County faces deadline to make decision on baseball stadium
By Shannon Pettypiece and Susan Stabley
With a Dec. 1 deadline looming, county officials must decide whether to commit tax funds to a new baseball stadium or allow $50 million of it to be used to expand Miami Beach Convention Center.
Under an agreement made in April 2001 between Miami-Dade County and Miami Beach, the Florida Marlins would have to pledge by Dec. 1 to build a new stadium in the county if they want access to the county's tourism-related Convention Development Tax. If they don't, the next $50 million collected from the tax would go to Miami Beach, said County Manager George Burgess.
City of Miami leaders want a ballpark and are talking about possible sites.
During a World Series gala at Vizcaya Museum and Gardens on Monday, Miami Mayor Manny Diaz said he was "intimately involved" in talks to build a home for the Florida Marlins in his city.
"Having it in Miami makes the most sense," Mayor Diaz said.
City Commissioner Joe Sanchez suggested refurbishing the historic Orange Bowl Stadium in his district for the Marlins. He estimated a revamping of the 74,000-seat stadium would cost $160 million.
Mayor Diaz said he "loved" the idea of putting the Marlins in a renovated Orange Bowl but also said he "loved" the idea of replacing the underused Miami Arena.
"We're not married to any options at this point," he said.
But as Mayor Diaz and Commissioner Sanchez praised the possibility of building a stadium in Miami, both expressed concerns about how to cover costs.
"Who's going to pay for it? That's the question I have," said Commissioner Sanchez.
The county's CDT revenue could be tapped to build a stadium, which could cost up to $450 million, but an agreement must be reached by Dec. 1 or funds will be depleted when Miami Beach gets its $50 million.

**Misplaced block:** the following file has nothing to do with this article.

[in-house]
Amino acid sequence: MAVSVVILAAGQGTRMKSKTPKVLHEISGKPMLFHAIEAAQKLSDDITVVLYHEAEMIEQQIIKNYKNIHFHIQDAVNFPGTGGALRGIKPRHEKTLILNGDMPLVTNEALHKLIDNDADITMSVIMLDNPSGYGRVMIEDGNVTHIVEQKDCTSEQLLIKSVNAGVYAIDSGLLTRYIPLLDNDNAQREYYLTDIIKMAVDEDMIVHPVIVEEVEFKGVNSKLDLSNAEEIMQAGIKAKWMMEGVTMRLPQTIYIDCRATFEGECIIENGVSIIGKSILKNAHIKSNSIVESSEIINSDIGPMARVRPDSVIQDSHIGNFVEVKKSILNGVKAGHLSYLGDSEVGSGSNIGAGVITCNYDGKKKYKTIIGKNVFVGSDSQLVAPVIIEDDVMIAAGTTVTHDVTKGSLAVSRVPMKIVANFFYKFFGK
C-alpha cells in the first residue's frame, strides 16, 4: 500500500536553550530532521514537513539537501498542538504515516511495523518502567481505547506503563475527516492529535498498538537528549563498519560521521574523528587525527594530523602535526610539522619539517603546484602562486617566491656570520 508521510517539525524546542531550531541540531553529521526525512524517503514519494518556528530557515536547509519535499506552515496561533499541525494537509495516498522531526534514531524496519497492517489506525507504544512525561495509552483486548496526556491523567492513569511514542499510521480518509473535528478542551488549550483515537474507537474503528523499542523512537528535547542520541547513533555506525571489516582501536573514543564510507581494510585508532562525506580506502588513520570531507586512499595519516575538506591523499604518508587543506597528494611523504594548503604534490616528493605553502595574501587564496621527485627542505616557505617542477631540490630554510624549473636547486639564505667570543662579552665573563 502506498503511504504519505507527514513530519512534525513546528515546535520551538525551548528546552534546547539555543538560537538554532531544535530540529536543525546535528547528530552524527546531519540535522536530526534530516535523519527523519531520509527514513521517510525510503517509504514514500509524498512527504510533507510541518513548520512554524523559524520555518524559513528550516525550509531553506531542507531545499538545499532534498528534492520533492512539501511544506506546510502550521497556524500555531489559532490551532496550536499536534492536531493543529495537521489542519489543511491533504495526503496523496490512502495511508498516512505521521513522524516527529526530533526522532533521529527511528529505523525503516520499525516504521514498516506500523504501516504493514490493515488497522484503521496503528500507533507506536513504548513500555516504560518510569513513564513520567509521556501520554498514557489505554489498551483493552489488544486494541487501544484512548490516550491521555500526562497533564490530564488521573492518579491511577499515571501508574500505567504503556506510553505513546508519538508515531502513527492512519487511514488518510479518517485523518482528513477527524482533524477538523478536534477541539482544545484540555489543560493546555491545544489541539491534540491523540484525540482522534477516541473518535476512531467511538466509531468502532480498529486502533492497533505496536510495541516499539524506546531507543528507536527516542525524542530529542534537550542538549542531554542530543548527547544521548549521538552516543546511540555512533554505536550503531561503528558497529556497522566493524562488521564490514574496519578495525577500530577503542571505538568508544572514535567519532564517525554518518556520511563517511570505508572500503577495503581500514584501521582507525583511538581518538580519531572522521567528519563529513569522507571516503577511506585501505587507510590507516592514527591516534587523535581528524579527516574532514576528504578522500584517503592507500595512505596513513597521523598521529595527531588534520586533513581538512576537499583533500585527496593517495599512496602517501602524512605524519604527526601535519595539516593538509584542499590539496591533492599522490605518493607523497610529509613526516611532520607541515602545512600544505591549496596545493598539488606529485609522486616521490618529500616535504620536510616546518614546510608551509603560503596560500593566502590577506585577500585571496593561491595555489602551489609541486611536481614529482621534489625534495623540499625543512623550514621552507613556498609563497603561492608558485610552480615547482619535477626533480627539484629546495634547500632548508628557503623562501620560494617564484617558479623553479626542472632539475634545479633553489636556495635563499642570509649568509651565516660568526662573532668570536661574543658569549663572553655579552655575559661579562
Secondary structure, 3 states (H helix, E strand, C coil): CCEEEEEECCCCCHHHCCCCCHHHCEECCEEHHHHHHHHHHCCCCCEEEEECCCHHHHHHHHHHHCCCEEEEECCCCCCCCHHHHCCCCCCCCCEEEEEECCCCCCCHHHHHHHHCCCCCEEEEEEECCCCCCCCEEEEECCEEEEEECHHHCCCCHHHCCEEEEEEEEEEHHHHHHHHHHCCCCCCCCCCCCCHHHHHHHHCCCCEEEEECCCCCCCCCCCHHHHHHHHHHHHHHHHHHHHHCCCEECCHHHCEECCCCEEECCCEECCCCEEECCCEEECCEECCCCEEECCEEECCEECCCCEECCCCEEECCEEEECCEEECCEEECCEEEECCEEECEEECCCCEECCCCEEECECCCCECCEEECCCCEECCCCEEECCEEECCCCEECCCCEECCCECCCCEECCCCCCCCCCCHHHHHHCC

During previous talks to build a stadium in Miami, county officials expected to have $119 million in CDT funds. But with tourism falling off drastically after 9/11, the tax stream has been tapped dry, Mr. Burgess said.
"You're looking at a tourist-related stream. The revenue stream pre-9/11, which was the last time we were in serious talks about baseball, has changed," Mr. Burgess said last week.
Mr. Burgess said the $50 million that would go to Miami Beach would be a stretch for the county, which is barely able to fund current obligations with the tax stream.
"We are looking at our stream to see what may and may not be possible," he said.
Mr. Burgess said he has met with members of the Marlins organization to hear their needs for a stadium. The baseball team currently plays its home games at Pro Player Stadium, which they lease from stadium owner H. Wayne Huizenga.
"We have talked, and they have wanted to discuss their concerns and issues," Mr. Burgess said. "They are going to have a very difficult time sustaining themselves in their current arrangement at Pro Player."
There could be other county funding sources for a ballpark, county officials say, but it is too early to discuss other possibilities.
Marlins owner Jeffery Loria said Monday that he did not want to talk about a new stadium but said two weeks ago that any site, including the Miami Arena site, would be better than what the team has now.